Archive for the “Sky 90 and SXV-H9C” Category

The same final process twiddles carried out on the Registar composite image of the Monkey Head nebula :)

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Registar was used to align old Rosette and Monkey Head nebula data with that taken recently to form a composite image with even more data :)  Here are the results.

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We didn’t even know about this!  Earth Science Picture of the Day (EPOD) have chosen our image of the reflection nebulosity within the emission nebula in Cygnus.  Here is what EPOD have to say:

The constellation of Cygnus the Swan, also referred to as the Northern Cross, is now nearly overhead for viewers in the Northern Hemisphere around 8:00 p.m. The stars composing Cygnus reside along the spine of our galaxy — the Milky Way. Surrounding the central star in Cygnus, Sadr (upper left center), is the massive emission nebula IC1318 (in red), also called the Gamma Cygni nebulosity. A sea of just the color red can be boring to the eye, but here notable blue gems, including the reflection nebula NGC6914, add substantially to the beauty of this image

This is a Sky 90 image taken using the old SXV-H9C camera.  This image represents approximately 4 hours of RGB data using 3 minute subs and 4 hours of H-alpha using 6 minute subs.  Just one tiny mistake in the description – Sadr isn’t in the image :)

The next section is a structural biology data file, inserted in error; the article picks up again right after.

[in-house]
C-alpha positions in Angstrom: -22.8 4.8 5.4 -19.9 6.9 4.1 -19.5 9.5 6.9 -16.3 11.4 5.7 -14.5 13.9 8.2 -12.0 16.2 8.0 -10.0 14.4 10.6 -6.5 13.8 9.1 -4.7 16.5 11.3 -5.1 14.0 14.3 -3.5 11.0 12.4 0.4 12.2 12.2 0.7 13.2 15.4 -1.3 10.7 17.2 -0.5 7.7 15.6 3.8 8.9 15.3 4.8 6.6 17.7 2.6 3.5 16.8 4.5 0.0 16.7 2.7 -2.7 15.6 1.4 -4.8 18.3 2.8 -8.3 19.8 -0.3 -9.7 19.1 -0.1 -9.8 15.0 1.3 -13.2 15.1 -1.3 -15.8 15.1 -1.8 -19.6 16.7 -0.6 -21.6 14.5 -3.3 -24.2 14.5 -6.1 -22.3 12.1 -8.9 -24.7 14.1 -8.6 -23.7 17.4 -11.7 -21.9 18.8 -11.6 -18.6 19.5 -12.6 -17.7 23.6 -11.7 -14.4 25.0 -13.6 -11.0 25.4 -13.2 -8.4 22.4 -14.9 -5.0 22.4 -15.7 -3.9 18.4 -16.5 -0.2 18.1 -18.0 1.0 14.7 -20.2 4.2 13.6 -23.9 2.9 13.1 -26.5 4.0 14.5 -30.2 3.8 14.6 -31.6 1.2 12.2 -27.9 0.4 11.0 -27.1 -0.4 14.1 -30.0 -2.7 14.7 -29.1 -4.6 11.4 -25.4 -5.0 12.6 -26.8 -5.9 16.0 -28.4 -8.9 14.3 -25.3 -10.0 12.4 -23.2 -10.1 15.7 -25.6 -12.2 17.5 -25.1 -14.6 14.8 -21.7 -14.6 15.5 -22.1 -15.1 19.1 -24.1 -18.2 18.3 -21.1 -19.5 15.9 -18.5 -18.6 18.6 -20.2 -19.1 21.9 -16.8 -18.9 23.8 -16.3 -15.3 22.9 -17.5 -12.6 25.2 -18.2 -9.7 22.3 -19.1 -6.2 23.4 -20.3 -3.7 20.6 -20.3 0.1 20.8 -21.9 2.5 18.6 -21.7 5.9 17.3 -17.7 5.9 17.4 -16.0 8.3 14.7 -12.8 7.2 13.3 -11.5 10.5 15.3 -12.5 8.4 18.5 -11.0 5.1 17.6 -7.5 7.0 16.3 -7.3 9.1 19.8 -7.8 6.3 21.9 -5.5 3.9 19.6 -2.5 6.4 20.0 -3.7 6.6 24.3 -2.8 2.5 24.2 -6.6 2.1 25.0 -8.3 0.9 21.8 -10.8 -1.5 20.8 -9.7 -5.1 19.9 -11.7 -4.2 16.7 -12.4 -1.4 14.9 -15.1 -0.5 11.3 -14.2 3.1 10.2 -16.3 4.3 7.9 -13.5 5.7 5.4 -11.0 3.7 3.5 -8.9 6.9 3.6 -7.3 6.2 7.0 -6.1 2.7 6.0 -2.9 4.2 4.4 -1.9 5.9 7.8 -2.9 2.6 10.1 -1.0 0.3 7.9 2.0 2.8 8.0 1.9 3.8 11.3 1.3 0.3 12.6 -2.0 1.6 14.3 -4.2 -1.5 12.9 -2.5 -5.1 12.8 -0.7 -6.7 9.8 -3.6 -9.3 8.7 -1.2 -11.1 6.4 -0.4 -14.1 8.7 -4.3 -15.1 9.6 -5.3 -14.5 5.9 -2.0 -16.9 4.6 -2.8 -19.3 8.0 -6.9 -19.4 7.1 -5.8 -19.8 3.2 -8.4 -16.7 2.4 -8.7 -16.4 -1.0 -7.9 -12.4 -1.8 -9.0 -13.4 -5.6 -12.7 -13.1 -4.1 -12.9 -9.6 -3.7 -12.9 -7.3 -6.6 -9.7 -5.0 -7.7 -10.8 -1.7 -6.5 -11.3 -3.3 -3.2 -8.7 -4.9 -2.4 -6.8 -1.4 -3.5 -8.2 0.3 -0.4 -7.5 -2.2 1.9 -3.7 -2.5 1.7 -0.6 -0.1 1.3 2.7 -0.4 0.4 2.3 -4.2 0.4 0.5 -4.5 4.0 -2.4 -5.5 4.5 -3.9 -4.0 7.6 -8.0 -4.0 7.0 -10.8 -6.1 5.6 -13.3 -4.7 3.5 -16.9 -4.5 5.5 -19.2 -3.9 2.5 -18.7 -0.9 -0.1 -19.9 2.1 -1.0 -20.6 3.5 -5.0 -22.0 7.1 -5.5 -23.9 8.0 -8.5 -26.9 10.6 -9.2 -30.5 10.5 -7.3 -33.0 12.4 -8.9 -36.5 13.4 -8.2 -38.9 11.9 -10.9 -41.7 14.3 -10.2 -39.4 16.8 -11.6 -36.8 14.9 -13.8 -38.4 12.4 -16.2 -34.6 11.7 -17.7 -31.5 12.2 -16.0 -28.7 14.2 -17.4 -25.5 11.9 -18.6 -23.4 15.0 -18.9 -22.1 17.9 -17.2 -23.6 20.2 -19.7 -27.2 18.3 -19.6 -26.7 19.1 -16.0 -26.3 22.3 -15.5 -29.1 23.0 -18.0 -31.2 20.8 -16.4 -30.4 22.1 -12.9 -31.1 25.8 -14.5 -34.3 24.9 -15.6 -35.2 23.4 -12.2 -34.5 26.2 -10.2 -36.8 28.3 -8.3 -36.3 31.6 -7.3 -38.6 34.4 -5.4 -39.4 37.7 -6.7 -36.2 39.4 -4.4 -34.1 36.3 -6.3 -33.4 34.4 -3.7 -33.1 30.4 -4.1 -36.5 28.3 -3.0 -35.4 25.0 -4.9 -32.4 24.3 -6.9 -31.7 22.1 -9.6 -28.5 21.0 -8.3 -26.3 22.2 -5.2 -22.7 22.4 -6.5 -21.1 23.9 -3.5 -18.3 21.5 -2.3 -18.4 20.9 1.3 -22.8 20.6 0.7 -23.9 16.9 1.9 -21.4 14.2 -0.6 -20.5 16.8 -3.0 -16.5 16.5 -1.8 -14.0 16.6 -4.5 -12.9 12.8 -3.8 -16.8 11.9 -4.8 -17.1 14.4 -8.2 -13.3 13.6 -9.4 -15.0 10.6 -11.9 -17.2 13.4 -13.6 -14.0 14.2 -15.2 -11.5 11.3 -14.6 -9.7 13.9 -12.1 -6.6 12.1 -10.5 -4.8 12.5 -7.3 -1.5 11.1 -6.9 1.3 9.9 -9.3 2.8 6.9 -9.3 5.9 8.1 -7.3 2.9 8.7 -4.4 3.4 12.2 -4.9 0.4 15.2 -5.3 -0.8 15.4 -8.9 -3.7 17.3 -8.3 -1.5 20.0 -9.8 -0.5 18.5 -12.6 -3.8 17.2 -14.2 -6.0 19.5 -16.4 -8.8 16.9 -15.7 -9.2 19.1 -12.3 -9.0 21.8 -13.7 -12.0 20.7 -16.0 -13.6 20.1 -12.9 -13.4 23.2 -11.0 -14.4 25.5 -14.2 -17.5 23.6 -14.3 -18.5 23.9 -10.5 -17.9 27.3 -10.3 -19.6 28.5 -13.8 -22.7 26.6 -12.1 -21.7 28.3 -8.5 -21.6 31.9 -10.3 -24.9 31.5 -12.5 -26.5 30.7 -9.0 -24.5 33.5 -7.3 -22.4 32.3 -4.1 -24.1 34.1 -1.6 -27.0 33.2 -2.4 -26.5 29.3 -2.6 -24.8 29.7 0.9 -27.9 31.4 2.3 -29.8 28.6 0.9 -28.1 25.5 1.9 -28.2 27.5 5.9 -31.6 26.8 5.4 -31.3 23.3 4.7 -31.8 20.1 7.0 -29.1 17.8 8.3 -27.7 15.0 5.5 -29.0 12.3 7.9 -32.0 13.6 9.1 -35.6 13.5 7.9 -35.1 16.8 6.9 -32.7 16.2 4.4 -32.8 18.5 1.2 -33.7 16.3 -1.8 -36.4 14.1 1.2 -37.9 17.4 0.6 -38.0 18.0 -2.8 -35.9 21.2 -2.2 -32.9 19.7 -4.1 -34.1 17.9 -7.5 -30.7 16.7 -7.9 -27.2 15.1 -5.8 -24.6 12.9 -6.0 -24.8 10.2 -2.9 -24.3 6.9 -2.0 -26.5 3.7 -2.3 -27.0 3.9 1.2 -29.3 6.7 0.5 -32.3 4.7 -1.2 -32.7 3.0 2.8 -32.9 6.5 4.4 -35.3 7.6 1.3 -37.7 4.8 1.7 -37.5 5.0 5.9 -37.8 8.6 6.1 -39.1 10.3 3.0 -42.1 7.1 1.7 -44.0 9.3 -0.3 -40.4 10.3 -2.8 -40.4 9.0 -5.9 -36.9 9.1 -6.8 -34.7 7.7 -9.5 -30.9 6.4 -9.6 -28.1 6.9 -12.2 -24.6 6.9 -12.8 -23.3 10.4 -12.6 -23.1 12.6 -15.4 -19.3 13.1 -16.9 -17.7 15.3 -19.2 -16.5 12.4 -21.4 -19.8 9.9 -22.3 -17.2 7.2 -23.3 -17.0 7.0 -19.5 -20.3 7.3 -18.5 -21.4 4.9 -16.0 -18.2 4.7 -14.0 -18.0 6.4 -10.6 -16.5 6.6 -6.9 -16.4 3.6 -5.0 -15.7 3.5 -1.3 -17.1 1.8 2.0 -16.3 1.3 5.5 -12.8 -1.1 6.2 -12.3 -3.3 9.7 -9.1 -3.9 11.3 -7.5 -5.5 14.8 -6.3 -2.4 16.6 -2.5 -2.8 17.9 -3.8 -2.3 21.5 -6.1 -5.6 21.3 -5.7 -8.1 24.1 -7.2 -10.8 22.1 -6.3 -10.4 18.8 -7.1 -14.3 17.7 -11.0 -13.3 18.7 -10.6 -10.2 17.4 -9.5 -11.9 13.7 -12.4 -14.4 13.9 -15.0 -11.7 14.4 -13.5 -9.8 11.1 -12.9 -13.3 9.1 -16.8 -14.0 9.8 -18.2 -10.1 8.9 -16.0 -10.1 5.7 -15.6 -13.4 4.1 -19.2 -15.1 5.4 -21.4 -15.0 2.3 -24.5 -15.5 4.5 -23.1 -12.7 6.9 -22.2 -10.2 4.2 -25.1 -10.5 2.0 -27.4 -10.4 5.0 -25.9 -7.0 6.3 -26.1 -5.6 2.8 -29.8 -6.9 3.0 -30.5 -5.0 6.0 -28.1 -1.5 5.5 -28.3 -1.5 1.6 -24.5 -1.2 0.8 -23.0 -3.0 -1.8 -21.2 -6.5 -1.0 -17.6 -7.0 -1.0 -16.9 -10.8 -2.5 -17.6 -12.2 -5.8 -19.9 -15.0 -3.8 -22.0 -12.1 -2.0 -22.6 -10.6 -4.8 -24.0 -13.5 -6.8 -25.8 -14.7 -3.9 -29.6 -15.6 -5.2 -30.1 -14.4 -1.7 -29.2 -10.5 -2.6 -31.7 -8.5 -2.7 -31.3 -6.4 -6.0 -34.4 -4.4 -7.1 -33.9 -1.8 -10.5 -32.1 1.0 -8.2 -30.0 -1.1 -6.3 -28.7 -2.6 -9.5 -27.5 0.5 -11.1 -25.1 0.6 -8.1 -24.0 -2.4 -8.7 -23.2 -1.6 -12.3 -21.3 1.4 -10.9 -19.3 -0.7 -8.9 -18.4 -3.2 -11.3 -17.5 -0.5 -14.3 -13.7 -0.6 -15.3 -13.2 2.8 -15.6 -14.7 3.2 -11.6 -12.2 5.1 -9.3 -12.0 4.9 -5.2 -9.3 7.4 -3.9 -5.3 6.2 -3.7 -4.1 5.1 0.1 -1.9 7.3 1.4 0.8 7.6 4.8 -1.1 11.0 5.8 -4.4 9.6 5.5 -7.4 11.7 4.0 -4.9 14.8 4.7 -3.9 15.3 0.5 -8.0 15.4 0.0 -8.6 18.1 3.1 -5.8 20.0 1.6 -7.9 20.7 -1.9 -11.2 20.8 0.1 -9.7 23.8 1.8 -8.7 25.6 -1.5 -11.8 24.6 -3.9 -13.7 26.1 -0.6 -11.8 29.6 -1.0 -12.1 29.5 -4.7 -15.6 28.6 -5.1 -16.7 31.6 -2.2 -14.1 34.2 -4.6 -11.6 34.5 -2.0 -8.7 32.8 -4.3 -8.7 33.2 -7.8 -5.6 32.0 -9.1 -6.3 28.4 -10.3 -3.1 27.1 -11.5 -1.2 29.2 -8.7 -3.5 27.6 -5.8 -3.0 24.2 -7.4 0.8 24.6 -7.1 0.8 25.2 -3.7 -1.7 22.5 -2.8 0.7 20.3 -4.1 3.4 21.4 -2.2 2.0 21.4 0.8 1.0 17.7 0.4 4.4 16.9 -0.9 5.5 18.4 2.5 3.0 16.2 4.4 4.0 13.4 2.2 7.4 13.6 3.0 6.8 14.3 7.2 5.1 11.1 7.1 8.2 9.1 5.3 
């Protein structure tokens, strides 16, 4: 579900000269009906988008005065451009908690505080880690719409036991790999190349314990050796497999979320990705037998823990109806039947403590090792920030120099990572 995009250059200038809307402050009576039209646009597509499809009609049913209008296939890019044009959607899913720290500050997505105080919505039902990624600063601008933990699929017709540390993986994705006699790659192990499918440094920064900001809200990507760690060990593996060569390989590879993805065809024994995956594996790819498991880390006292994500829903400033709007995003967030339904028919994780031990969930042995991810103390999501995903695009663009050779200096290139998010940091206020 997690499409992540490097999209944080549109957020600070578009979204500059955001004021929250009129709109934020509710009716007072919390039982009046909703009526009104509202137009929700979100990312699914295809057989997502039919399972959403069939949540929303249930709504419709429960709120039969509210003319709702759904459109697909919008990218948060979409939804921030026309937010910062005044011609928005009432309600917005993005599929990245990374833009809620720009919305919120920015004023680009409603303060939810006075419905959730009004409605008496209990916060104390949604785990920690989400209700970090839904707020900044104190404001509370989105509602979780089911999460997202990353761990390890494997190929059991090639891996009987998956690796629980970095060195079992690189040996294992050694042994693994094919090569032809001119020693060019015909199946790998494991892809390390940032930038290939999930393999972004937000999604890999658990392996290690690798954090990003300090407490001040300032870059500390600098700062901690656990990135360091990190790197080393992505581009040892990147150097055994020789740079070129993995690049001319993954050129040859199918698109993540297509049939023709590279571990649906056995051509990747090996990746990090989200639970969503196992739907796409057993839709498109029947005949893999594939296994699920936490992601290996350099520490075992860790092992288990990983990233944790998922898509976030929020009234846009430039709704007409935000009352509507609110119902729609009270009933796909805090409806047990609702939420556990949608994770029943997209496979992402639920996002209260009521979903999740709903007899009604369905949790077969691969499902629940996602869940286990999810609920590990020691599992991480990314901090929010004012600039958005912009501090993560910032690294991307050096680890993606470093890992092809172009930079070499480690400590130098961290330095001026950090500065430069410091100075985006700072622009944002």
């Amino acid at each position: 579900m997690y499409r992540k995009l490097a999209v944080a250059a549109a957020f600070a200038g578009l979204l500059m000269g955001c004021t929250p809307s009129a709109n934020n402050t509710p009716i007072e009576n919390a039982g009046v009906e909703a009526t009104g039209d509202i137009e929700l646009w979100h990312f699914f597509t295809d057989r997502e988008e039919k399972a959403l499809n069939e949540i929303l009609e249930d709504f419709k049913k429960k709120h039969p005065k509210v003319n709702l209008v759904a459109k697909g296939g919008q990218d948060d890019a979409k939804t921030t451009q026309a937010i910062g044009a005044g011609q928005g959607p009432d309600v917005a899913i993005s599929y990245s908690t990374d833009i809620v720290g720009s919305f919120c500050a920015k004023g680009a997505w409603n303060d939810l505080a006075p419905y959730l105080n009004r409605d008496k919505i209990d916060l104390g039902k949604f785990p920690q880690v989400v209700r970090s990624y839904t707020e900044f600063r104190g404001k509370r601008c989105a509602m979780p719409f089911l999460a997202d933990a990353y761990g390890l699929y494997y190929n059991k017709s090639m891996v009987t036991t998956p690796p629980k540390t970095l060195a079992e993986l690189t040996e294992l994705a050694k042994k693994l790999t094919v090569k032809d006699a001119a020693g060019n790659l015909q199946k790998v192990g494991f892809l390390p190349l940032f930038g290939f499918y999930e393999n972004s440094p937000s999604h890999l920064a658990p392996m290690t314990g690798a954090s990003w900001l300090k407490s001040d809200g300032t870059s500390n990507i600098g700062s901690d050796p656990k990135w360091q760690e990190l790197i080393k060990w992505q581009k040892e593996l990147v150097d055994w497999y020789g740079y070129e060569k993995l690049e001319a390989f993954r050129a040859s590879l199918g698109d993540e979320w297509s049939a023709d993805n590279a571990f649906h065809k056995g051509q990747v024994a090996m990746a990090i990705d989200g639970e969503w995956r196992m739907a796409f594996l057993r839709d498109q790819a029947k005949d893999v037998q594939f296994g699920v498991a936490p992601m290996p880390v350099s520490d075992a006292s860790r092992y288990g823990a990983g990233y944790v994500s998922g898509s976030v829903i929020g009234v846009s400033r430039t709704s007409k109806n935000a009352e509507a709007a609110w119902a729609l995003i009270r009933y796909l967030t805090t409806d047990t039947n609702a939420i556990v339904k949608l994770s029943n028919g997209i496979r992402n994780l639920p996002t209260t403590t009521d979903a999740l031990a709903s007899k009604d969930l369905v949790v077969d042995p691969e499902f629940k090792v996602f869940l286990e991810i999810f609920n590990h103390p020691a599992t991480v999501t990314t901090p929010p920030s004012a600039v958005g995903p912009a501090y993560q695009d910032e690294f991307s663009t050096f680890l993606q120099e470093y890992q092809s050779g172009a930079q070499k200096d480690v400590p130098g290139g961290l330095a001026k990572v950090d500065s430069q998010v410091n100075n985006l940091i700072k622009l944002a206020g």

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No matter how many publications you have, a new publication is always exciting.  The July 2007 issue of Sky at Night magazine is including our widefield M42 image on the cover CD-ROM.  This image was taken with the Sky 90/SXVF-M25C combination.

This is one of my top ten favourite images and shows just how far really have come in two years (and maybe just how far we have to go!).

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Tom How over at Curdridge Observatory dropped me a note to say that he has just finished some interesting work with our image of M81 [Bode's Nebula].  We produced our single frame Hyperstar image with the SXV-H9C one-shot colour cmaera which gave us a reasonably large field of view (FOV) of one degree by three-quarters of a degree.

Once again they have used our image as a chrominance layer with their own image as a luminance layer and once again the result looks great. 

Make sure you take a look at the original M81 Bodes Nebula Image by Tom How at Curdridge Observatory.  Tom’s image is on the left and our image is on the right.

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Managed to get some good imaging time with the Sky-90 and SXV-H9C combination – the result is this image of M29 “The Cooling Tower”.

Only 13 sub-exposures at 3-minutes per sub using the Sky 90 and SXV-H9C camera.

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